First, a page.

It’s that time again: The World Cup is upon us! Every four years, the top 32 teams in the world compete against each other in a month-long tournament to determine which nation is the best in soccer. This journey to glory is comprised of 64 matches, providing ample opportunities to become a true student of the game. While it's great to watch the World Cup for entertainment, here's how to watch the right way, and why watching games in their free time gives players – including professionals – a major advantage.
Watch with Intent: Pick a Player
Simply turning on a soccer game does not a true learning experience make. As with many things, you’ll get the most out of this viewership experience by setting an intention. For example, watch a player who plays your position to see how they move both offensively and defensively, with and without the ball. Doing this will help you to see the game in a different way, and if you’re able to pause, rewind, and replay, it will only boost the benefits.
Watch with Intent: Choose a Theme
Alternatively, you can focus on a team’s formation, set plays, and specific situations, like 1v1 defending. Use feedback from your club/DA coaches and from ID camps to determine which aspect you should focus on. Watching professionals (usually) gives you the opportunity to see various tactics executed successfully, which can help you to translate and implement it the next time you’re on the pitch.
Learn to Trust
Trust is absolutely critical to any team’s success. Players must trust each other to perform as they’ve practiced and they must trust their coach’s vision for the team. It’s easy to pinpoint the teams that display the most trust; they’re typically underdogs who upset the Goliaths of the tournament. Iceland’s tie with Argentina is a prime example of the importance of trust. Iceland, a country of just over 300,000 people, managed to tie a former 2-time World Cup champion and render ineffective one of the game’s greatest players, Lionel Messi. The commitment of each player to executing Coach Hallgrímsson’s game plan required absolute faith and resulted in one of the most memorable games of the tournament thus far.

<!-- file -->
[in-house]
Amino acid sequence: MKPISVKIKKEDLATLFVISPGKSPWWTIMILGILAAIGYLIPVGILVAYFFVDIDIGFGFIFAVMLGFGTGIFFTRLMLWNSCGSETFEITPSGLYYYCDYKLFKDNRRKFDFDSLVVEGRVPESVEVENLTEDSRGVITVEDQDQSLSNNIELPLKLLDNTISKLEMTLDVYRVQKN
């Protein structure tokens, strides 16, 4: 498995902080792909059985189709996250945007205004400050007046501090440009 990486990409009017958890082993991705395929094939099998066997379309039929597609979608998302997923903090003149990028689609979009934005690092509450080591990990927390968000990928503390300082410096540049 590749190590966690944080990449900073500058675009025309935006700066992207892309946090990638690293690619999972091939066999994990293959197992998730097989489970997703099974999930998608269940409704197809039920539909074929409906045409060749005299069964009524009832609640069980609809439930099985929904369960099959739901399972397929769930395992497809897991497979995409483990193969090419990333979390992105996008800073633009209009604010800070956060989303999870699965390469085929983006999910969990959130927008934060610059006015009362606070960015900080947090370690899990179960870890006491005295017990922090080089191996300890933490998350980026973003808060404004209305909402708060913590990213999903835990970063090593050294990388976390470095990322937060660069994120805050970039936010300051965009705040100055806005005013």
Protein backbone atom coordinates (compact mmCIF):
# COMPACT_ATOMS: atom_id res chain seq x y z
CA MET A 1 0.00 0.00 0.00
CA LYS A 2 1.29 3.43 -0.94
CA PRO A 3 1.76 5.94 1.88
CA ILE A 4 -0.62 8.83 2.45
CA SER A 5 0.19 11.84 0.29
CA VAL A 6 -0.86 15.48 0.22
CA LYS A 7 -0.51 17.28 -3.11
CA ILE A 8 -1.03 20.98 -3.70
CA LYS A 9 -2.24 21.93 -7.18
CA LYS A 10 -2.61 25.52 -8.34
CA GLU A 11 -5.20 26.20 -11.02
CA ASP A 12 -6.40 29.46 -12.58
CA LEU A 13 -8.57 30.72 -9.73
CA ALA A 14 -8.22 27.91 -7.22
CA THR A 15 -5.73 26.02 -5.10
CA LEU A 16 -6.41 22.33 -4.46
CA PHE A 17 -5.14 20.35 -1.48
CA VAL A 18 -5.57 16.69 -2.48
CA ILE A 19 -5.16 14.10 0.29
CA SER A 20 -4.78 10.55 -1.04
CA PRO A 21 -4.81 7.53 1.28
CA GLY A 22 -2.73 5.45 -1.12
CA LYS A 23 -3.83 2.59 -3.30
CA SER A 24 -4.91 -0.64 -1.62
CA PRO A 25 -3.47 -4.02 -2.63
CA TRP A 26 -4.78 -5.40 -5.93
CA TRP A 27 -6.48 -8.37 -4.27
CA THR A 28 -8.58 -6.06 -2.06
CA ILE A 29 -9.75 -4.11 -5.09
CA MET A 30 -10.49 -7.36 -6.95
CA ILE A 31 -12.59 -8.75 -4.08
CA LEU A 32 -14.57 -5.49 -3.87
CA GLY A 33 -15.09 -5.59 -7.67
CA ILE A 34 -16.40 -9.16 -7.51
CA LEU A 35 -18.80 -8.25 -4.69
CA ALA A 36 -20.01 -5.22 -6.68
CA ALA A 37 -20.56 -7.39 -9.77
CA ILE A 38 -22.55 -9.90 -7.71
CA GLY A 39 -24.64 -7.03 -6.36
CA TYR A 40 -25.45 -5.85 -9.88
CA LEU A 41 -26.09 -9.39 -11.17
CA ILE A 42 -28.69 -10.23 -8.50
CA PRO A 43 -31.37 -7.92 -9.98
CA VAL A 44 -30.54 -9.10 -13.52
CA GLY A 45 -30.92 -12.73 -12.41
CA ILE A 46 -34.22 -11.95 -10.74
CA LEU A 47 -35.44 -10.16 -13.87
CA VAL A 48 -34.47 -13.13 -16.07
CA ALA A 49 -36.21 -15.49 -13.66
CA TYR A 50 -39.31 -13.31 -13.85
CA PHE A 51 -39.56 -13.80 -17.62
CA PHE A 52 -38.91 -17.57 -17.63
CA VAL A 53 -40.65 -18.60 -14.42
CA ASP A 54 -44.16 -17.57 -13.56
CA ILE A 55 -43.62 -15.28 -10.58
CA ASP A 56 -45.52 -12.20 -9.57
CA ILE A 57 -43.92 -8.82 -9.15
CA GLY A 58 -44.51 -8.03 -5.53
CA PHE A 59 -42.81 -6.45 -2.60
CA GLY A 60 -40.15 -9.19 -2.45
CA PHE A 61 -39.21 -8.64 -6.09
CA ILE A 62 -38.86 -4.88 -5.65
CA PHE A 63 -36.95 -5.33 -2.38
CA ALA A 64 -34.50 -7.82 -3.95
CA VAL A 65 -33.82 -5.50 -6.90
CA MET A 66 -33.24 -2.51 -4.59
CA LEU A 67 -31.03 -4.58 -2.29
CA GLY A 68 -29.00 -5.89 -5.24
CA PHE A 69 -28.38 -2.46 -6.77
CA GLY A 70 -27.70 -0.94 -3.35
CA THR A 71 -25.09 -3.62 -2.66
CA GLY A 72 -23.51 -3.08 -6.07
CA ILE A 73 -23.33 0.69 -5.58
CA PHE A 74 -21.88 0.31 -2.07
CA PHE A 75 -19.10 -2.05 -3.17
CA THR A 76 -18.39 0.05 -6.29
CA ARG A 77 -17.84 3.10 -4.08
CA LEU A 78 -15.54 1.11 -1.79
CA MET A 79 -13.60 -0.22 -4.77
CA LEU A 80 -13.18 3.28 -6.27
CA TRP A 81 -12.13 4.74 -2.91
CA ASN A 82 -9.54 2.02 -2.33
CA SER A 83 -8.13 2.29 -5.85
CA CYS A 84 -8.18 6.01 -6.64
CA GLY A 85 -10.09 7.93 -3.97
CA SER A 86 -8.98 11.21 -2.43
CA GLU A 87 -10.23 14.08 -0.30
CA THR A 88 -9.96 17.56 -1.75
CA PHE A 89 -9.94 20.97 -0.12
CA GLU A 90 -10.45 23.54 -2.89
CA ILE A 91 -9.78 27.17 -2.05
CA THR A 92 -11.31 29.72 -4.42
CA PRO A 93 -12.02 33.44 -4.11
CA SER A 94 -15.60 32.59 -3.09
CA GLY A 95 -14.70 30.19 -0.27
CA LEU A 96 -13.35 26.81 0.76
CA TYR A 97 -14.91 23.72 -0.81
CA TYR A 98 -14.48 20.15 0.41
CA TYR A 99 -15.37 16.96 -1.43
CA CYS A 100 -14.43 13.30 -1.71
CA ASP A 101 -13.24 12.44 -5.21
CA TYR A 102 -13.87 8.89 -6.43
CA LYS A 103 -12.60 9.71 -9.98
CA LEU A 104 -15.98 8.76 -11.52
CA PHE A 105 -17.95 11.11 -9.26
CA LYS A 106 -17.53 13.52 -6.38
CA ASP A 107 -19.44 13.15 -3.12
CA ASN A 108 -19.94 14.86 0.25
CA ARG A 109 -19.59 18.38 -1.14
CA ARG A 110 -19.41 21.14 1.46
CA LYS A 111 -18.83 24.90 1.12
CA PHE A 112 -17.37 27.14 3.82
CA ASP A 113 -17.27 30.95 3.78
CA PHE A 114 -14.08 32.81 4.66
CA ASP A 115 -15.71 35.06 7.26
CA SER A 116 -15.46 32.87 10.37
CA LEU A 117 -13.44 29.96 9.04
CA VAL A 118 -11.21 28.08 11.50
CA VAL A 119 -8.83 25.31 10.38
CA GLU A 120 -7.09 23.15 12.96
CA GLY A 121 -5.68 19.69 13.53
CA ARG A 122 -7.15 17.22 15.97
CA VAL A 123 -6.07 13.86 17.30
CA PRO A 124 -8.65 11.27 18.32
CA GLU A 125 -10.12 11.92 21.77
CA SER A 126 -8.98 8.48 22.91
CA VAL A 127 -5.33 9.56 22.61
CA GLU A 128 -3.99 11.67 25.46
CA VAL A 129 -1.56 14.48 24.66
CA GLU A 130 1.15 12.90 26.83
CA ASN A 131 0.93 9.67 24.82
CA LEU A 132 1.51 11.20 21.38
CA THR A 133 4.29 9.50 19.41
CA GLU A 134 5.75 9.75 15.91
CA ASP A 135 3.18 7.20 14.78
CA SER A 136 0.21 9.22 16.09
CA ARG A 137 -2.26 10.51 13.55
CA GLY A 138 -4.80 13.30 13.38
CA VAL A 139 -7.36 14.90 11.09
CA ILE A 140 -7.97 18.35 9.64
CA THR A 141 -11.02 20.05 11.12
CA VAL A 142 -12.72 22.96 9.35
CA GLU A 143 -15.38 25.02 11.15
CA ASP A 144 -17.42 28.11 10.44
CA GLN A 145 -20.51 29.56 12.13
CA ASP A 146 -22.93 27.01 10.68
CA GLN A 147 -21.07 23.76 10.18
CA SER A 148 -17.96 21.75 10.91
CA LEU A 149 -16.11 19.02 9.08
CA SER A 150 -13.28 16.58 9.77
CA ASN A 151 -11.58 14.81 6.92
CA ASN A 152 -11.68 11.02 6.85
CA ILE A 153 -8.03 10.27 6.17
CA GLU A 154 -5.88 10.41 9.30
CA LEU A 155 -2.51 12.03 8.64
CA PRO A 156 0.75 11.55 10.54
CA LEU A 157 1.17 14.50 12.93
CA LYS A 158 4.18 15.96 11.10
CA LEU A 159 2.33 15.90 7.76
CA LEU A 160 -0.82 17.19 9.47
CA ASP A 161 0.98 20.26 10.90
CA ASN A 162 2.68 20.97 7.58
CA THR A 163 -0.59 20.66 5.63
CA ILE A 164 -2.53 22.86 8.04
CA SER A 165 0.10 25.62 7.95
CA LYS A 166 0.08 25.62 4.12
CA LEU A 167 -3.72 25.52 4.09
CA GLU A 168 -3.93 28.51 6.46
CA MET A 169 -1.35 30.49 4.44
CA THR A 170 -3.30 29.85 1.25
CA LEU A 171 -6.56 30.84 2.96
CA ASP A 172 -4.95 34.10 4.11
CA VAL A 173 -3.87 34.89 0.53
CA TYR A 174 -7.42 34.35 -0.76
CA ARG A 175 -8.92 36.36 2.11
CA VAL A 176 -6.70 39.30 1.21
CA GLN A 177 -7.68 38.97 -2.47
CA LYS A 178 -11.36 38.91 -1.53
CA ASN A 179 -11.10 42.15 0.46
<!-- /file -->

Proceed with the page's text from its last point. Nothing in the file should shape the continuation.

Gain Psychological Strategies
Games, showcases and ID camps bring with them tons of recruitment opportunities, nerves, and pressure. Players would benefit greatly from viewing the game from a psychological perspective by trying to analyze how these professionals stay calm and play so skillfully despite the immense pressure of the World Cup. How do teams respond to going down a goal? To going down a player after a red card? Watch carefully to try to answer that question for yourself and take the risk of applying your findings in your next game.
The World Cup is a great time to make watching soccer a part of your routine, however, to maximize the benefits you should continue studying the game regularly. Make it a goal to watch at least one game a week with a specific intention; if you’re crunched for time, search for a highlight video to focus on a specific skill or player. It’s a simple but effective way to continue your development as a player and can help give you the edge you need to take your game to the next level.
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Chris Bart-Williams is the founder and owner of CBW Soccer Elite. After an extensive career in the English Premier League, Chris now uses his vast soccer knowledge to assist families throughout the college recruiting process and prepare players for the mental and physical challenges of collegiate soccer. You can reach Chris at firstname.lastname@example.org.